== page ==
There will be a good deal of economic data for investors to review throughout the week, including the US jobs report, the UK and US central banks convene. US Treasury secretary Steven Mnuchin and trade representative Robert Lighthizer travel to Beijing as the world’s two largest economies continue trade talks, which are now nearing the final stretch.
Central banks: The US central bank, headed by chairman Jay Powell, is expected to hold policy unchanged when it completes its two-day session on Wednesday. With US activity improving after a rocky start to the year and foreign risks diminishing, many remain confident the Fed will keep rates constant for the rest of the year.
The Bank of England meets on Thursday to set interest rates and renew its economic forecasts, but also no rate changes are foreseen. The bank’s inflation report, published alongside the judgment, will allow policymakers a chance to indicate their thinking.
Economic data: It is a lively economic calendar this week. First off, the US where the jobs report on Friday will highlight a roster of key economic data. Non-farm payrolls are foreseen to come in at 180,000 for April, while the unemployment rate is set to remain level at 3.8 per cent. Other US data include auto sales, home prices, ISM manufacturing and consumer confidence.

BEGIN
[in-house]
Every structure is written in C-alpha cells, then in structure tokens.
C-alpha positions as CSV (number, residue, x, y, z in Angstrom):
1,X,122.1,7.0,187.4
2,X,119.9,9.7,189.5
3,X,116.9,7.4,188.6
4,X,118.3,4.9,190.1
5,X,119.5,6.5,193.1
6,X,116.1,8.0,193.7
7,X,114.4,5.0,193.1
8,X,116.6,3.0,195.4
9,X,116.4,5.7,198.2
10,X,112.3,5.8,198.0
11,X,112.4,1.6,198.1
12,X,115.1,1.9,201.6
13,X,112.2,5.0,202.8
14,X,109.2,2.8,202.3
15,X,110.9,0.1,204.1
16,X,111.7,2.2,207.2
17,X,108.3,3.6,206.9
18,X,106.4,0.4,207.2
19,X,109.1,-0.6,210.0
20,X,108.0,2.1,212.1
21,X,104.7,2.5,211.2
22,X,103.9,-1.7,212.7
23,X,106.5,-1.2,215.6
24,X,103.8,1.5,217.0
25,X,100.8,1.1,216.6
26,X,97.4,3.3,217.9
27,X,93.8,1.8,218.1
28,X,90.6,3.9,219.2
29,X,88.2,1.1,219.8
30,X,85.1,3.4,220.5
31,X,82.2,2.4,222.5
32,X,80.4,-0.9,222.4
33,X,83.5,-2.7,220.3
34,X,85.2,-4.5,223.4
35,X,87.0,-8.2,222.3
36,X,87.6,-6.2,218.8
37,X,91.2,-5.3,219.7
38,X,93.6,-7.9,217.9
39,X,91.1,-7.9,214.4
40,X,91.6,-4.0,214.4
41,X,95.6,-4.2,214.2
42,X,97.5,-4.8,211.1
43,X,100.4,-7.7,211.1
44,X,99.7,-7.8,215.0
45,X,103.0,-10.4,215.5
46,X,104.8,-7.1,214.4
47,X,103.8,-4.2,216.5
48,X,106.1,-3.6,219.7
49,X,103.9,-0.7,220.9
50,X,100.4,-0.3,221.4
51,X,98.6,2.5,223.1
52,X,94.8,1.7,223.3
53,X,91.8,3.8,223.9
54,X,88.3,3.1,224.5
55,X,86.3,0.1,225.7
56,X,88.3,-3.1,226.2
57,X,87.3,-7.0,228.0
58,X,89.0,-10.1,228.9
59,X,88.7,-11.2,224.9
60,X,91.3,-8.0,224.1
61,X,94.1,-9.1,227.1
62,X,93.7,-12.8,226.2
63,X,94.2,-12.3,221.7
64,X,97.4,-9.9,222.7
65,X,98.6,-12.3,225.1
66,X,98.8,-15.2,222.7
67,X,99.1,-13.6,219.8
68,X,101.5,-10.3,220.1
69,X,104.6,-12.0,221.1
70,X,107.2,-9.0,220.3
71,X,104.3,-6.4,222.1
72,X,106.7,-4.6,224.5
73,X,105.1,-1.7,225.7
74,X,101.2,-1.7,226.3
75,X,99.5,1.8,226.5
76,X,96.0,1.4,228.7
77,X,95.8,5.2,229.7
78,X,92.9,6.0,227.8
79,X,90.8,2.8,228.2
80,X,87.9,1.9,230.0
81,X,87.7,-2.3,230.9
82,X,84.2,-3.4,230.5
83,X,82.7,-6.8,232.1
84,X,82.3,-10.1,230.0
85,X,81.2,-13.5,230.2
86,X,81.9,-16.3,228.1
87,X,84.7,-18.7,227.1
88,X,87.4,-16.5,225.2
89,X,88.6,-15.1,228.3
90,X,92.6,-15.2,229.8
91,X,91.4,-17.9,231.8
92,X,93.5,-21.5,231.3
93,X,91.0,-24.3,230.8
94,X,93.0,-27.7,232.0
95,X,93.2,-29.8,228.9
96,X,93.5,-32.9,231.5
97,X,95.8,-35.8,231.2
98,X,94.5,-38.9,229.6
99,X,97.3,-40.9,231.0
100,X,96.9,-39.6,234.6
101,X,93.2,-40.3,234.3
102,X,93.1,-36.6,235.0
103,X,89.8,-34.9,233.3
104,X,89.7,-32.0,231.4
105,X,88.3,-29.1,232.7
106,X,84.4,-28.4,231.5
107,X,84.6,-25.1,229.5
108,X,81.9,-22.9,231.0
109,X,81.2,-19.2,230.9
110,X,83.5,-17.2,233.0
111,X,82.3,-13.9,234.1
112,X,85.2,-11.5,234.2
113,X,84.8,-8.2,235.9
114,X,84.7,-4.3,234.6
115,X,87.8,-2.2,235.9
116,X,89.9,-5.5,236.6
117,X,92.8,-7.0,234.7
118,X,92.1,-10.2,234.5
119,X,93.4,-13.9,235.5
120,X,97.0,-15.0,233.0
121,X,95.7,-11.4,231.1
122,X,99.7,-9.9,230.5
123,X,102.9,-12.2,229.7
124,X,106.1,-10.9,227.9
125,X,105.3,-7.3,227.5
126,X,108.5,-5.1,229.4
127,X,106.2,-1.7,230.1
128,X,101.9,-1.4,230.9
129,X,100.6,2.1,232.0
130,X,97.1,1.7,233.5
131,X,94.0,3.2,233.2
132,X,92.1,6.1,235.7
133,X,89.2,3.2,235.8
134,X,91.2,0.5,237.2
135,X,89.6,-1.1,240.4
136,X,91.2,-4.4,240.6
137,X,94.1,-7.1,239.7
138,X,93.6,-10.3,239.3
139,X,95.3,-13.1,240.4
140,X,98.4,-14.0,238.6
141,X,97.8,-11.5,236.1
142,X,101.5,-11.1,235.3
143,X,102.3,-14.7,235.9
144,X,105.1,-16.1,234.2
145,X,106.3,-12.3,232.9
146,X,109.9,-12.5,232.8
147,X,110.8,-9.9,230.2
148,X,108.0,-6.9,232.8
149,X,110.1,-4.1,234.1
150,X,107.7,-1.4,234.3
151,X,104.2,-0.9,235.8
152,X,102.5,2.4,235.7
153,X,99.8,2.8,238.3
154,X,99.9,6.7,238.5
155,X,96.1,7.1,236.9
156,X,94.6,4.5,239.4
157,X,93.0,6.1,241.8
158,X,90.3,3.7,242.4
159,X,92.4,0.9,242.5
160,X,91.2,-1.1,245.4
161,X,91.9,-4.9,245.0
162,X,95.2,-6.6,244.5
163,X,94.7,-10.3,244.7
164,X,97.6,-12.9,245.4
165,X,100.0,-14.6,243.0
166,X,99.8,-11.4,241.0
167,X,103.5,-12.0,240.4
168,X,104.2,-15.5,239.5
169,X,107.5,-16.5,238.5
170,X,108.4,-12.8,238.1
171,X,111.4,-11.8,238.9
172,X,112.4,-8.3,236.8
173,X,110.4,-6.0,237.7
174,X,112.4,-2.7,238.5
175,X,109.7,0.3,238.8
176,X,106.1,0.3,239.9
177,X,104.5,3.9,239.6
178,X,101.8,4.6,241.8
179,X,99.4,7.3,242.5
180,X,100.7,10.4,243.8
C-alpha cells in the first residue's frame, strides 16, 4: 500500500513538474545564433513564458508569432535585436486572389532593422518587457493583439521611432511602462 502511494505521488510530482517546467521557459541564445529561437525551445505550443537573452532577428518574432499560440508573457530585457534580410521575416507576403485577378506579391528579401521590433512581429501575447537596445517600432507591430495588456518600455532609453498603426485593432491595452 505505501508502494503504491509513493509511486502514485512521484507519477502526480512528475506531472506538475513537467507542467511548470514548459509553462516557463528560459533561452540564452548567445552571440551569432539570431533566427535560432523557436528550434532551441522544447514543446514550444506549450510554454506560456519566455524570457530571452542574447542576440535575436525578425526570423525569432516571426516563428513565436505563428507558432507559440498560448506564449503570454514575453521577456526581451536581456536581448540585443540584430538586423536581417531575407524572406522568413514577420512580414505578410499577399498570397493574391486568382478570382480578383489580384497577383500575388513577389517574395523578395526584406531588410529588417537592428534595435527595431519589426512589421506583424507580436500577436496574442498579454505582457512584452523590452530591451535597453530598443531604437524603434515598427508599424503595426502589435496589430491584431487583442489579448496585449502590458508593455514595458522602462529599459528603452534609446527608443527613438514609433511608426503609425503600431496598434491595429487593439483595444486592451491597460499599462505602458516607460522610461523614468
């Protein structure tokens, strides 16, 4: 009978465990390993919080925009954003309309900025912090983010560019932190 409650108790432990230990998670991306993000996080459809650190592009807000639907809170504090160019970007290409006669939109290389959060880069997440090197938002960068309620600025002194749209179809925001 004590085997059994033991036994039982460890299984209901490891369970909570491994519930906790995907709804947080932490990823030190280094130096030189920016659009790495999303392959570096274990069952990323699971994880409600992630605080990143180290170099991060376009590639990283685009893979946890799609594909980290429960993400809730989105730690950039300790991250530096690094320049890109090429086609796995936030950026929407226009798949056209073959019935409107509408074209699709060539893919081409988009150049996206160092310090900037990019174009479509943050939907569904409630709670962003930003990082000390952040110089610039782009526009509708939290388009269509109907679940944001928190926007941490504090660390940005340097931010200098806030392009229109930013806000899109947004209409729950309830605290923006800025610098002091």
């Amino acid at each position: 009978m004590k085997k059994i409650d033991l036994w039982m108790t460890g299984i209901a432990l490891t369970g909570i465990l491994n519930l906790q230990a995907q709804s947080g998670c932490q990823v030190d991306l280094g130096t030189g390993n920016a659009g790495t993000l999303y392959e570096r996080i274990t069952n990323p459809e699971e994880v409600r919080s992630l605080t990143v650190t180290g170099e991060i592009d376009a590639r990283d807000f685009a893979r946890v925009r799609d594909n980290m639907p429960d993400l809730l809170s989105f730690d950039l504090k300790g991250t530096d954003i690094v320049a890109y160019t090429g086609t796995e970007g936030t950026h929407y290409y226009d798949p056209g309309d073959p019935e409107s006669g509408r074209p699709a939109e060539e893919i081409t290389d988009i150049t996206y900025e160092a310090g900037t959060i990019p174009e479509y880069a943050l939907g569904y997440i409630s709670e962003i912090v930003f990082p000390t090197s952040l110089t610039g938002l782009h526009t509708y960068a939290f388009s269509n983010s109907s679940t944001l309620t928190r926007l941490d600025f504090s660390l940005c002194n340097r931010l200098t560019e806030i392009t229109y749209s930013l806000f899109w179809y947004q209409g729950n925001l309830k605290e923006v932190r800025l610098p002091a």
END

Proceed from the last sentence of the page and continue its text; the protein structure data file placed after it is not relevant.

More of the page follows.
Elsewhere, China releases manufacturing and non-manufacturing purchasing managers’ indices. The UK has manufacturing, construction and services PMIs; while Mexico and Canada release gross domestic product figures.
In Europe, first-quarter GDP data are due for France, Italy and Spain, and the wider Eurozone, with flash inflation data also released for France, Germany and the Eurozone. Italian GDP is likely to be of interest. Growth continued in negative territory in the decisive quarter of last year, confirming a technical recession. Italy has lowered its GDP forecast to 0.2 percent for 2019. The latest data point to a slight pickup, but the picture is by no means complete. The consensus among economists is that the country will have scraped out of recession during the first quarter, with a growth rate of 0.1 percent.
The Eurozone unemployment rate was unchanged at 7.8 per cent in February, the lowest level since September 2008. Economists believe it improbable the unemployment rate can drop much further over the medium term and predict no shift when March figures are issued on Tuesday.